How did I get interested in tugboats?   Here is an autobiographical and long response, even though it’s only part 1 of 3, or in this case, A of A B C.   Bear with the scintillating prose, but I possess nary a single photo from this period.

To answer the frequently asked question above,  I’ve alluded to the Congo River and an unplanned trip I took almost half a century ago, my first gallivant. Memory of that voyage still burns brightly even though the trip took a mere four days and nights.  As I approach my 70th birthday, I’ve written this overdue account. Open an internet map and follow along; the following Congolese (DRC) cities are mentioned in this order, not all the river voyage: Goma, Bukavu, Kinshasa, Mbandaka, Matadi, Bolobo. The country then was called Zaire, which I’ll use in this narrative. So, let me set more of the scene.

I was 21 when this trip on the Congo River swept me along. In 1973, I had a young person’s standard illusions of invulnerability, too little wisdom or information to know fear. Today my fears discourage a repeat trip, although I occasionally consider doing it this way, mostly to take photos, but the lens in my mature brain would differently process the now-changed country and its river traffic.

Back then I didn’t even own a camera. I subscribed to the notion that with a pen and notebook I could describe everything; the error there is failing to predict how many years would pass before I returned to read those descriptions. Today when I open those notebooks, the paper is crumbling and either the ink bled into the paper or sentences I can read have references so piecemeal and cryptic that memories triggered are faint, almost useless. My memories have the challenge of illuminating across half a century, but I trust them more than the notebooks. Another source are the lush Archives of Everything called the internet, a jungle of information.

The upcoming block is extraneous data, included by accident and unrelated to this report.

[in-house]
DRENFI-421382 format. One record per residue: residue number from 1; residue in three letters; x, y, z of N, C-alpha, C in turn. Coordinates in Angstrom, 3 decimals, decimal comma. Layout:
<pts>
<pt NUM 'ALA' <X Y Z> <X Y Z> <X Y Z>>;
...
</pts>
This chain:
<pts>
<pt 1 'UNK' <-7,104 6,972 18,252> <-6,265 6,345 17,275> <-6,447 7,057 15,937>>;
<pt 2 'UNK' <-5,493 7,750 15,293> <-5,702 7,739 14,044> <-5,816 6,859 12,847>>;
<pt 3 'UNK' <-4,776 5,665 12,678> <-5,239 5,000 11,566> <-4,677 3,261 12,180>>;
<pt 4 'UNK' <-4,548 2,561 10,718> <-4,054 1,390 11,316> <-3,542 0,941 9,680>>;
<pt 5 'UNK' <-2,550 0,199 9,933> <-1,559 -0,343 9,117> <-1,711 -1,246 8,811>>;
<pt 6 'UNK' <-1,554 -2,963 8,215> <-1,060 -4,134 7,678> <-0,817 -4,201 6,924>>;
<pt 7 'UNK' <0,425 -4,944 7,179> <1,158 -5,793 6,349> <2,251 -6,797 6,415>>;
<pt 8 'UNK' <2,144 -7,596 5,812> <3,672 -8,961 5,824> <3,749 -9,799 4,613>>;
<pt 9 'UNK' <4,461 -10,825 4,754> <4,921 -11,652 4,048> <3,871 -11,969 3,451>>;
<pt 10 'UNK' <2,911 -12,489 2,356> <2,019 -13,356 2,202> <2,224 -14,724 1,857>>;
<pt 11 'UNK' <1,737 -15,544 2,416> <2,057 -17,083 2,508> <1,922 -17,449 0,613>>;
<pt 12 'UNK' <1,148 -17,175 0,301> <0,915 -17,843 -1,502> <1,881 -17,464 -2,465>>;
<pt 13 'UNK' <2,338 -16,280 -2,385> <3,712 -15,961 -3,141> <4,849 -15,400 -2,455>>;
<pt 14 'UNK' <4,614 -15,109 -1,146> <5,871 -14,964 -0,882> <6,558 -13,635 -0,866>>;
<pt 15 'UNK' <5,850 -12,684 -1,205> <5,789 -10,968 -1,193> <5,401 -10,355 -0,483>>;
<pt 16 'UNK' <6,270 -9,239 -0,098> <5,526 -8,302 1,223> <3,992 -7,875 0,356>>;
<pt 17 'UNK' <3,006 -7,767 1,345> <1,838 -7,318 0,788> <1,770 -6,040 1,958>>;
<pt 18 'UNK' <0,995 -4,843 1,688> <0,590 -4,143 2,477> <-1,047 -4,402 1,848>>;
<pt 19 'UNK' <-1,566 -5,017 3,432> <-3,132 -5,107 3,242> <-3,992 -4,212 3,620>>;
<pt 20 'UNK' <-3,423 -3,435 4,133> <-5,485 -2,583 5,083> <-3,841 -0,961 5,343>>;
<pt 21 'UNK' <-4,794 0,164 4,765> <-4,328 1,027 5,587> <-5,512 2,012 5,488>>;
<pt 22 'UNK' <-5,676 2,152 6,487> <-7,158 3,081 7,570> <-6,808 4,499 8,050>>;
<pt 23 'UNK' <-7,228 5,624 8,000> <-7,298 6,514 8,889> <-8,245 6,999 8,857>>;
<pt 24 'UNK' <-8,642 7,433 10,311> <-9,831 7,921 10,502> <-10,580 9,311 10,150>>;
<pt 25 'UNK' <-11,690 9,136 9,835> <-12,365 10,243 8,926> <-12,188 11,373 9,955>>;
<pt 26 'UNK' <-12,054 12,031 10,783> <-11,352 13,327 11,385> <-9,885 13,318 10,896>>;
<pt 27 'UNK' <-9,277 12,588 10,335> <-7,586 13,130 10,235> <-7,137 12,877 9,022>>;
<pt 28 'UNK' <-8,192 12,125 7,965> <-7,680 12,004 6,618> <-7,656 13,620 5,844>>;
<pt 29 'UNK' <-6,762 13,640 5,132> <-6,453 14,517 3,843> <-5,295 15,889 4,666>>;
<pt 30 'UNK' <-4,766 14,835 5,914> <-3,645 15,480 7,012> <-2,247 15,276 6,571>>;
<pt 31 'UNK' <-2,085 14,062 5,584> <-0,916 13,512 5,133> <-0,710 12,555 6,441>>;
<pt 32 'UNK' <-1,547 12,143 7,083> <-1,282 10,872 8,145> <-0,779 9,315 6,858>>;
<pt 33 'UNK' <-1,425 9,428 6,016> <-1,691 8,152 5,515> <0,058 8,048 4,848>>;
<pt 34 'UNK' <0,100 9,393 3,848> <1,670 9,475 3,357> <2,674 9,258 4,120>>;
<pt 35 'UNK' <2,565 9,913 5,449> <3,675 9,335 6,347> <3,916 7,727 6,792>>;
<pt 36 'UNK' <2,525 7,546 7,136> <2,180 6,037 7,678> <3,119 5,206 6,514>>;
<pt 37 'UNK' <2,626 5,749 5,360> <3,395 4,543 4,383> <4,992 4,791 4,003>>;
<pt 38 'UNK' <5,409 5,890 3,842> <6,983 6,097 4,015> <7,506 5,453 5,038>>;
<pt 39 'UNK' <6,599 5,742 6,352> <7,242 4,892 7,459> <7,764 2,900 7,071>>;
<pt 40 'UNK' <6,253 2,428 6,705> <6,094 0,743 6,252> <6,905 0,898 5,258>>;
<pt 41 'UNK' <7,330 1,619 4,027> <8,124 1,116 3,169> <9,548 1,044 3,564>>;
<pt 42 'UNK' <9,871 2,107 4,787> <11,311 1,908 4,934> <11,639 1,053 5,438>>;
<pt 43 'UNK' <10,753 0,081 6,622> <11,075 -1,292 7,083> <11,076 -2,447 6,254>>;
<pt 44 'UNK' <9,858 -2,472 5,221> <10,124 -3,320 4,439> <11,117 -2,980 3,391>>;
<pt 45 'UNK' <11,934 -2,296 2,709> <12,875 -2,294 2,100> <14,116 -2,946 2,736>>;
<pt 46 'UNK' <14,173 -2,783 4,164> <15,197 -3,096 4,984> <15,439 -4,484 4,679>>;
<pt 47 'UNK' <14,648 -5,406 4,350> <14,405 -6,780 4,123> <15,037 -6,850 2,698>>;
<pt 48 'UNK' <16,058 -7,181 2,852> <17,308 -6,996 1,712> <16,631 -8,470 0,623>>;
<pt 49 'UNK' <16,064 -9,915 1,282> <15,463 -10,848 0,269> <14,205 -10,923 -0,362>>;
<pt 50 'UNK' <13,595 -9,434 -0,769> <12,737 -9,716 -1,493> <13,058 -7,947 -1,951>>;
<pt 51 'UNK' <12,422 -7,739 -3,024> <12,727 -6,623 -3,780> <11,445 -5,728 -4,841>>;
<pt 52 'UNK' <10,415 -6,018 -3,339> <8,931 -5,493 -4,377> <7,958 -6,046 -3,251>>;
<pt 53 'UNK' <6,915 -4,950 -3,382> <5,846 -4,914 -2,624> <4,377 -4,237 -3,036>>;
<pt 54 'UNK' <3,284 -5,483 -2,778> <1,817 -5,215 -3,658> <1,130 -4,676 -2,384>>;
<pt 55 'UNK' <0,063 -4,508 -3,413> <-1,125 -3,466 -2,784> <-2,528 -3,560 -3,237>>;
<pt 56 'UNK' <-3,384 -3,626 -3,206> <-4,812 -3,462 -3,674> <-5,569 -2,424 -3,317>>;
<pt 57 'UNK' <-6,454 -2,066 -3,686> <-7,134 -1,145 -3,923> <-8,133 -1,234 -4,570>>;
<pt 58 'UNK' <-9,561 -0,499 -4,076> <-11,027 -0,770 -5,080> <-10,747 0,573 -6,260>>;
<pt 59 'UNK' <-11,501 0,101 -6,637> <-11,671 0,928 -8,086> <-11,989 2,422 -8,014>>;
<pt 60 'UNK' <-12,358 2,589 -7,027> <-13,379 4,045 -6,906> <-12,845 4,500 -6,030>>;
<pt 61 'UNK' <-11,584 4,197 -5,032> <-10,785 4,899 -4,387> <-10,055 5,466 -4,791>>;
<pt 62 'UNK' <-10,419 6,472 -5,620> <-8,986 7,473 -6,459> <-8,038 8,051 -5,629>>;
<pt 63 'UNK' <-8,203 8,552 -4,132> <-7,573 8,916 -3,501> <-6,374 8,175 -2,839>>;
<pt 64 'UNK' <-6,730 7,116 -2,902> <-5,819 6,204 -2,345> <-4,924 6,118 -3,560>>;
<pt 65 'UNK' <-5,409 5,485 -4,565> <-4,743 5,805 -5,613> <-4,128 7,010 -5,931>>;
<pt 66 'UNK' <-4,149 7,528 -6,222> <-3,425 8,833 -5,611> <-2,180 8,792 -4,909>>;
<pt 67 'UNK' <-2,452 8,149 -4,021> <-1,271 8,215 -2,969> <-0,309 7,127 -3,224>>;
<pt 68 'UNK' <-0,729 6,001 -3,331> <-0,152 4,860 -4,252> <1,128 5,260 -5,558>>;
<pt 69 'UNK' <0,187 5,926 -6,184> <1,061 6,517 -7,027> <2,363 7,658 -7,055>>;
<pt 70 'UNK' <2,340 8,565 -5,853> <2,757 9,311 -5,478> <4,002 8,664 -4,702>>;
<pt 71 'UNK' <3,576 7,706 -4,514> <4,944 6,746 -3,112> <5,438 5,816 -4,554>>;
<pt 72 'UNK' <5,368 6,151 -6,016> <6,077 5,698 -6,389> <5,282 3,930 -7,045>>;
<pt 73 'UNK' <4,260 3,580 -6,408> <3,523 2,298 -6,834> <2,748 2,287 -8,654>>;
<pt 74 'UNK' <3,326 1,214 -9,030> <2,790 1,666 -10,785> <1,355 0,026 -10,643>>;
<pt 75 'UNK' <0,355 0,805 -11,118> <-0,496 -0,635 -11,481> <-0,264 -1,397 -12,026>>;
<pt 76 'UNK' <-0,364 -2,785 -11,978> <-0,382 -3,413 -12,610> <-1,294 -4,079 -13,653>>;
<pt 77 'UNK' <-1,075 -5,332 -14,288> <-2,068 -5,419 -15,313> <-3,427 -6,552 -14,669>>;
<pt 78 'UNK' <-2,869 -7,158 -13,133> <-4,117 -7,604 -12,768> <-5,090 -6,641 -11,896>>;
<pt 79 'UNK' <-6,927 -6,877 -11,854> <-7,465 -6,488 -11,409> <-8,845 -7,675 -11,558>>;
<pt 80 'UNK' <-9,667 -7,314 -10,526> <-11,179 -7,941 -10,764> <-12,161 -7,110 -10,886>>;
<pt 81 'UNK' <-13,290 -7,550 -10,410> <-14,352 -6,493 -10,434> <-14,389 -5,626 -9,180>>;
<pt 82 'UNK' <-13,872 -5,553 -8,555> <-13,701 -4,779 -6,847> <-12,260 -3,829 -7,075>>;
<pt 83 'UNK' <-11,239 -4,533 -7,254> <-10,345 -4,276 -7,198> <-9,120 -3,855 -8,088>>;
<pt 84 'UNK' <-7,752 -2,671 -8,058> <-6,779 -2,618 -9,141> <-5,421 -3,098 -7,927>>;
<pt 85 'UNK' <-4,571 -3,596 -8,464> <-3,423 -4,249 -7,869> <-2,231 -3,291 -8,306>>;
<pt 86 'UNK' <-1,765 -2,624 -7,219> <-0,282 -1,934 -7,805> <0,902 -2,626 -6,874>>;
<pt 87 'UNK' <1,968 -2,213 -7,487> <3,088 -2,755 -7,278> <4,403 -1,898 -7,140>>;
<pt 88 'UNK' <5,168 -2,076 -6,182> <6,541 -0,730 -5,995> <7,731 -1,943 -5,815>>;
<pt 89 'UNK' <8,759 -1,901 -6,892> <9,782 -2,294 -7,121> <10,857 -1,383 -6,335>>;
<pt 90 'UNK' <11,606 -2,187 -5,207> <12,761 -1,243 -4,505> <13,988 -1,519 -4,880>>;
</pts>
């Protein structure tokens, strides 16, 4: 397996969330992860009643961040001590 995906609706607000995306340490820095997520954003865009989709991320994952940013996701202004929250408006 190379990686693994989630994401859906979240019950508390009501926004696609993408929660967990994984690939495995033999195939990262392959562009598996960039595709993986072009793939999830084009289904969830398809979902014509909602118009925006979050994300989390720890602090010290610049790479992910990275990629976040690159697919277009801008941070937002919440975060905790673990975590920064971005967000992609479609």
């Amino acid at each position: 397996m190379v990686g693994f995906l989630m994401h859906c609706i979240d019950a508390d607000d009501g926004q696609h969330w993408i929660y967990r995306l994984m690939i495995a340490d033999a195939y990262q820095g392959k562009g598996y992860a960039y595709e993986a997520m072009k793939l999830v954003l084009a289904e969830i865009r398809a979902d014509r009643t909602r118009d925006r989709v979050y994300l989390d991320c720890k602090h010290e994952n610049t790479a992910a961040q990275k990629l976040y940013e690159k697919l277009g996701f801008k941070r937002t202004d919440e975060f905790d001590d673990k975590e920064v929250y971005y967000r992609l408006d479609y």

Call me no Charlie Marlow; although he and I have yarn spinning in common, Marlow’s detail is as lush as the river, but then again the literary giant Joseph Conrad himself devised the character Marlow to narrate a the journey to an intimate audience seated in a yawl around him, and they were likely NOT drinking tea. Although Conrad knew the river from the wheelhouse, I was a passenger, and new to exotic places. As you read this blog post, feel free to drink whatever you choose. As I said earlier, my account is long, so pour yourself an extra. I’ve divided the account into three parts. If you choose to think I was intrepid in taking this trip, fine, although the truth is that as a quite typical 21-year old, I saw fewer causes for alarm, an innocent abroad not quickly enough moving from naïveté to experience.